Smilar view was taken in the case of Lachminarayan Das v. Chairman, Cut-tack Municipality, AIR 193(5 Pat 322. Mr. Misra for the Municipality does not dispute that notice is a condition precedent and is a matter touching jurisdiction. He, however, contends that want of such notice had not been specifically pleaded nor deposed to by the defendant. In para. 4 of the written statement, it has been pleaded that there was no enquiry or notice but the sequence in which the subsequent facts had been stated, argues Mr. Misra seems to confine want of notice to the earlier enhancement. Defendant has been examined as D. W. 1. He has stated in his deposition:--
'......I came to know about the enhancement for the first time when thebill collector served the notice Ext. 3..........'
This statement of his in evidence-in-chief has not been disputed in cross-examination. No document has been produced from the plaintiff's side to prove compliance of Section 147 (3) of the Act. In the circumstances, I am inclined to accept the plea of the defendant that the enhancement was sought to be enforced without compliance of Section 147 (2) of the Act. In view of the Patna decisions which havefull application, the enhancement was not enforceable.
5. Mr. Misra for the Municipal Council placed reliance on a Single Judge decision of the Patna High Court in the ease of Commissioners of Hazari-bagh Municipality v. Jagarnath Sahay, 1967 B. L. J. R. 31 for the proposition that even if there had been want of notice, once the rate payer challenges in appeal, he is no more entitled to raise the objection of want of notice. I am not inclined to agree with this view. The notice contemplated under Section 147 (2) of the Act is one in compliance with the rules of natural justice. Megarry, J., in the case of Leary v. National Union of Vehicle Builders, 1971 Ch. 34, pointed out on the question as to whether the want of natural justice by the branch committee was cured by the complete rehearing of the plaintiff's case by the appeals council, that whilst a complete rehearing by an original tribunal or by some other body competent to decide an issue might satisfy the requirements of natural justice, a plaintiff, where there was a right, of appeal from an original decision, was entitled to natural justice both before the original tribunal and the appellate tribunal. This principle has been followed by a division Bench of this Court in the case of K. Venkataramana v. Union of India, ILR (1973) Cut 1104 : (1974 Lab 1C 1190). As I have just pointed out, the consistent Patna view is that notice is a condition precedent and jurisdiction to enhance is dependent upon notice having been issued. In that view of the matter, conduct of the owner of the holding cannot be re- lied upon to confer jurisdiction on the statutory authority to act without complying with the statutory condition precedent. In my view, the enhancement was bad and cannot be sustained.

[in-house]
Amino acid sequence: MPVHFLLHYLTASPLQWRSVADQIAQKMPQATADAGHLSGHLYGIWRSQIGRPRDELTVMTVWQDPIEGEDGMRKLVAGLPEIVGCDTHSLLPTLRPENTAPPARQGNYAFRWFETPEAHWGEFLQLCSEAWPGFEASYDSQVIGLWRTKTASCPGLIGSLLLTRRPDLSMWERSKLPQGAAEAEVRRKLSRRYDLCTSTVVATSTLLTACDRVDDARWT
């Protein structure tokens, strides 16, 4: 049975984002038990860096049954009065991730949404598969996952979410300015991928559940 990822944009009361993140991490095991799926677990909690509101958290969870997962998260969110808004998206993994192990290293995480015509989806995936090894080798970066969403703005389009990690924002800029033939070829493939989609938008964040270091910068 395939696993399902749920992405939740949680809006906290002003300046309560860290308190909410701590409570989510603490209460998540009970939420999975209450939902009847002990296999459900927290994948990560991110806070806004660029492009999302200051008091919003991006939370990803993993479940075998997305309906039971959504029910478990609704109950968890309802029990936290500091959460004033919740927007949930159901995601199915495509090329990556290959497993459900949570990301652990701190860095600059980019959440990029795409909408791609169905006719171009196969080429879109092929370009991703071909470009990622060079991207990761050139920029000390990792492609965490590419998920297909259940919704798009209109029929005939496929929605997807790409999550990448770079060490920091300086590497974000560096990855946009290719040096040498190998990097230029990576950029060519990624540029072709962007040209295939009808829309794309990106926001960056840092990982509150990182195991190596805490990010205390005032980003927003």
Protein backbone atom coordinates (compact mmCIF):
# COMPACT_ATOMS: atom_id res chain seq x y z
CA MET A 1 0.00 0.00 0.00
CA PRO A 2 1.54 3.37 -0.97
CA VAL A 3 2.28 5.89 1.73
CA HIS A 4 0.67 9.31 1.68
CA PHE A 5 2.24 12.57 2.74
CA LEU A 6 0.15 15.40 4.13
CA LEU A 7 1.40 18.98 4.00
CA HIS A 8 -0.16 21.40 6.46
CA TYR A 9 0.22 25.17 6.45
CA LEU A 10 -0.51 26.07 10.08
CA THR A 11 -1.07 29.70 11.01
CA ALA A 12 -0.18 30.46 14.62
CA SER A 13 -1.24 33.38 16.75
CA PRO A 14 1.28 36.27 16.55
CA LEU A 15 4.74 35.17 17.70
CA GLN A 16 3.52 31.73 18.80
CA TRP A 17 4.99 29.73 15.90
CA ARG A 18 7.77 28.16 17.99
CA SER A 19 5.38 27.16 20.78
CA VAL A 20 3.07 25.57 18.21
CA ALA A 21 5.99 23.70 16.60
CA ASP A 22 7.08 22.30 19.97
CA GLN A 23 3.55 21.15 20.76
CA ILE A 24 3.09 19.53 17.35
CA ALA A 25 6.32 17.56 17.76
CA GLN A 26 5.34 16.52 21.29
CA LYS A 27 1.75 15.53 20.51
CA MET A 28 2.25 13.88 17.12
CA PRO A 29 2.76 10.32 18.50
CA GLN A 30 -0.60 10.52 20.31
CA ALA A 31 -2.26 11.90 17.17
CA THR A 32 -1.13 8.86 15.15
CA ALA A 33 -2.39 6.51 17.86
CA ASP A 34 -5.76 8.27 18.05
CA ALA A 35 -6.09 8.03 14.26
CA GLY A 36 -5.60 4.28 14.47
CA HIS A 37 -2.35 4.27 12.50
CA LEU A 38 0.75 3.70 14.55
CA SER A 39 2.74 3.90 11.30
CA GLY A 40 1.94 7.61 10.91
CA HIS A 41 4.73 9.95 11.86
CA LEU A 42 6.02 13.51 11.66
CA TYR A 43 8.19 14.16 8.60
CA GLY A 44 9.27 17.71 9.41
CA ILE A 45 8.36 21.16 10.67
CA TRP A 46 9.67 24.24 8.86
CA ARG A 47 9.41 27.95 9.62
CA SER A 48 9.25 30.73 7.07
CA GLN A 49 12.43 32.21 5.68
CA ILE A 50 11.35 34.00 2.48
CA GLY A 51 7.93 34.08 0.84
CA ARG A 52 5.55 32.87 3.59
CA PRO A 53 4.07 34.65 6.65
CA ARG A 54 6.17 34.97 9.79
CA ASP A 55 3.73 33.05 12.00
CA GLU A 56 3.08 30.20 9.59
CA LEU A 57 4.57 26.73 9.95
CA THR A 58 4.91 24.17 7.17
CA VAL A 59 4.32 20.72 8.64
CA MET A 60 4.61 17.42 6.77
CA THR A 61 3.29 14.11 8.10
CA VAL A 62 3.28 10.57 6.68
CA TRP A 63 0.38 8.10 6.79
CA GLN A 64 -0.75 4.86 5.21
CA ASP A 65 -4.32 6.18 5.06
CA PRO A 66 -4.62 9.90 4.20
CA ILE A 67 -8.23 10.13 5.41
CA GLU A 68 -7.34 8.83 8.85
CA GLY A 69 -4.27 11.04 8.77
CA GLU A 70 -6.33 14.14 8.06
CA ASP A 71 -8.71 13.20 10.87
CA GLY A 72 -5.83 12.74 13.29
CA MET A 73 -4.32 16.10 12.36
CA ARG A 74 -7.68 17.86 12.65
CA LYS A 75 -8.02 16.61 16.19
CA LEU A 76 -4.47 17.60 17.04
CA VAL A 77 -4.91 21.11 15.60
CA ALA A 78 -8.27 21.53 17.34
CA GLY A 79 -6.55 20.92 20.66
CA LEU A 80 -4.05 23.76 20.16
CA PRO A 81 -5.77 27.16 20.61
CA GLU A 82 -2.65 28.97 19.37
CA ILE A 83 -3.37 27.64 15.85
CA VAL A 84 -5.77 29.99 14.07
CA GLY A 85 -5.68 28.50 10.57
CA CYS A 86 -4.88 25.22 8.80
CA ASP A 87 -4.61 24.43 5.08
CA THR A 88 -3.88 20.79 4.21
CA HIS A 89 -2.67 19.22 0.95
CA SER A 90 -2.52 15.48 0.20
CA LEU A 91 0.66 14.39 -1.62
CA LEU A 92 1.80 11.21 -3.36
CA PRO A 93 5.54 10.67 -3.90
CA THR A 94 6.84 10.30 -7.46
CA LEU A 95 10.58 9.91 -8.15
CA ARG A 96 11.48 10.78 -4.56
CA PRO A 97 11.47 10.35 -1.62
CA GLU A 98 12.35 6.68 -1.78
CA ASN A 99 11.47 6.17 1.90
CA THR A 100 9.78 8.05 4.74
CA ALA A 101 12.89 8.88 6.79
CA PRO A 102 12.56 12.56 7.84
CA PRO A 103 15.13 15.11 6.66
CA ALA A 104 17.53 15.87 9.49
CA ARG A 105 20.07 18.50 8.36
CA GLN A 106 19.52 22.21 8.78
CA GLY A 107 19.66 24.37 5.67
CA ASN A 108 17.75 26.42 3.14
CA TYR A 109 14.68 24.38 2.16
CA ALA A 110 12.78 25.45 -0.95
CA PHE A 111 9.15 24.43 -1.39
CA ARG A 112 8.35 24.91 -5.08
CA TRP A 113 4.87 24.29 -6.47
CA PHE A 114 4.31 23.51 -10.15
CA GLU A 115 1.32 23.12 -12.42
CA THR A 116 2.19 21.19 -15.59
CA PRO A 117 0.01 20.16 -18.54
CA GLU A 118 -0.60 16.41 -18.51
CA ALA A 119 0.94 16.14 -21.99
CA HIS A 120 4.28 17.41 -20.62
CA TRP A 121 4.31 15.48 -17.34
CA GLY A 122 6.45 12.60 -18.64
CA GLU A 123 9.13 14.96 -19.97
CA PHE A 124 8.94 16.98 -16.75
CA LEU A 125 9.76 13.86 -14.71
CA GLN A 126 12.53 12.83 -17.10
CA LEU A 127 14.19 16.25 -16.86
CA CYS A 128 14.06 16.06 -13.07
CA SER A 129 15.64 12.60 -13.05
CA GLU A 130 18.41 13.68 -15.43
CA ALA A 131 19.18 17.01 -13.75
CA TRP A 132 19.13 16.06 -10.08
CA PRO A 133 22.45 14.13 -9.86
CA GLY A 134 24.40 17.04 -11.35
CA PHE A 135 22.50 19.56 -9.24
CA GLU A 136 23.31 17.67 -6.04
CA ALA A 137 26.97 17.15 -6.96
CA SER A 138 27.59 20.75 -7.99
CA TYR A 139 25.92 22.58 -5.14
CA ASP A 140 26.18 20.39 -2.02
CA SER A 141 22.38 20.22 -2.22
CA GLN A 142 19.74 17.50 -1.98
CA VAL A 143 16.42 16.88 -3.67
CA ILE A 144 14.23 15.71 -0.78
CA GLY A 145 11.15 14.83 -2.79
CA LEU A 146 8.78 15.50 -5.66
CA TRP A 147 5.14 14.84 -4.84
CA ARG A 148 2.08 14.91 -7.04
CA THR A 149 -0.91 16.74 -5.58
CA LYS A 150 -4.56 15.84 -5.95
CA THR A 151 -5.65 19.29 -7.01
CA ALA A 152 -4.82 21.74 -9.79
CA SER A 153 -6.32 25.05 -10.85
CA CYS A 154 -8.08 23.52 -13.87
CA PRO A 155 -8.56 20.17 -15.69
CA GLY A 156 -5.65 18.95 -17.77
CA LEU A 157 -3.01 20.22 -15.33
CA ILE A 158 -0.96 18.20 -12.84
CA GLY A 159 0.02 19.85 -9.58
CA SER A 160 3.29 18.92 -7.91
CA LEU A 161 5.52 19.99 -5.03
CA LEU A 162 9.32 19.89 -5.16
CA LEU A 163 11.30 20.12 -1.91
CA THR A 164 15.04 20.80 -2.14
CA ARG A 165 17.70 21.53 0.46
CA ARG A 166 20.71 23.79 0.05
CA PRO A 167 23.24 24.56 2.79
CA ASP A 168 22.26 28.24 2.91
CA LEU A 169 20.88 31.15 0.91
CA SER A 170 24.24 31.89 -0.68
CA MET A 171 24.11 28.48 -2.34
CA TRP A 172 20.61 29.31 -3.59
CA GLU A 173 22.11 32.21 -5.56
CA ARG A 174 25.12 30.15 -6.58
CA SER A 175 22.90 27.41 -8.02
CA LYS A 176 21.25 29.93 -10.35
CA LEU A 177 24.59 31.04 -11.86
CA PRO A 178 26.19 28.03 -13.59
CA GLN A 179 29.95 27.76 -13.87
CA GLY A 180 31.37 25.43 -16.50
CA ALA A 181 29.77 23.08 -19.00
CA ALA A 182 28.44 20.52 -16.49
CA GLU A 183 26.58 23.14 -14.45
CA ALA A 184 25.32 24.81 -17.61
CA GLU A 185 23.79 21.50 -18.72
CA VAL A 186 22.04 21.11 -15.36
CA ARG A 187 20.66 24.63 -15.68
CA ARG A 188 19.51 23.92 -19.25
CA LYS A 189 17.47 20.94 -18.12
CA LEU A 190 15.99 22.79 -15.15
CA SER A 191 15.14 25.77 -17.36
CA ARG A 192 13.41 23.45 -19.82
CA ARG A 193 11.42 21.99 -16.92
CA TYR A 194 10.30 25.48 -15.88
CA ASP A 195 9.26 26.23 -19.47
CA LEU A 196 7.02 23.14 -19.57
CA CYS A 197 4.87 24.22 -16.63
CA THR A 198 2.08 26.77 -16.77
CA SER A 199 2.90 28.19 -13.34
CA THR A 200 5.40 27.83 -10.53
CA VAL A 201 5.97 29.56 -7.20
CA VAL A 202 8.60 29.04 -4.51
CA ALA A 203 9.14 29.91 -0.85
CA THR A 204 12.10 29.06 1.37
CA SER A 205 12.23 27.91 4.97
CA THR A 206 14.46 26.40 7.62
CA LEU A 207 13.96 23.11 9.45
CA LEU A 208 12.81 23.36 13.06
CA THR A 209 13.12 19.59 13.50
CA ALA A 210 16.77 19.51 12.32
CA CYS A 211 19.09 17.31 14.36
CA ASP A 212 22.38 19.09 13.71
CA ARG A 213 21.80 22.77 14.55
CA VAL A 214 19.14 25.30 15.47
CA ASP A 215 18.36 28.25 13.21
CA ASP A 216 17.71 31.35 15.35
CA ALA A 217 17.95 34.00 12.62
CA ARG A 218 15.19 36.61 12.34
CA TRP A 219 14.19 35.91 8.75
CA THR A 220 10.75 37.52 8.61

6. Mr. Misra next contended that within the ambit of Section 115 of the Code of Civil of Procedure, there was no scope to interfere in the matter. Now that I have found that there was no compliance with the statute and a statutory condition precedent had not been fulfilled, the demand must be held to have been raised without jurisdiction. The courts below went wrong in overlooking this feature and such an erroneous decision of the courts below isavailable to be corrected in exercise of re visional jurisdiction.
7. Reliance was placed by Mr. Ram-das on Ext. 10 which is a Government order in exercise of powers under Section 131-A of the Act. Counsel for the Municipality has appropriately contended that plaintiff's case is not covered by the notification and what was annulled by the State Government in exercise of its overriding powers was the general revision made in 1970 and not the impugned enhancement of tax. Defendant is not entitled to fall back upon Ext. 10.
8. I would accordingly allow the Civil Revision and hold that plaintiff-Municipality was not entitled to recover the enhanced amount of tax. It would, however, not be proper to deprive the Municipality of its legitimate dues calculated at the old rate. Since the enhancement alone is subject to objection, I direct that the plaintiff-Municipality shall have a decree on the exiting rates prior to the enhancement, The trial court is directed to pass an appropriate decree on the basis of the existing rates prior to the disputed enhancement. There would be no order for costs here.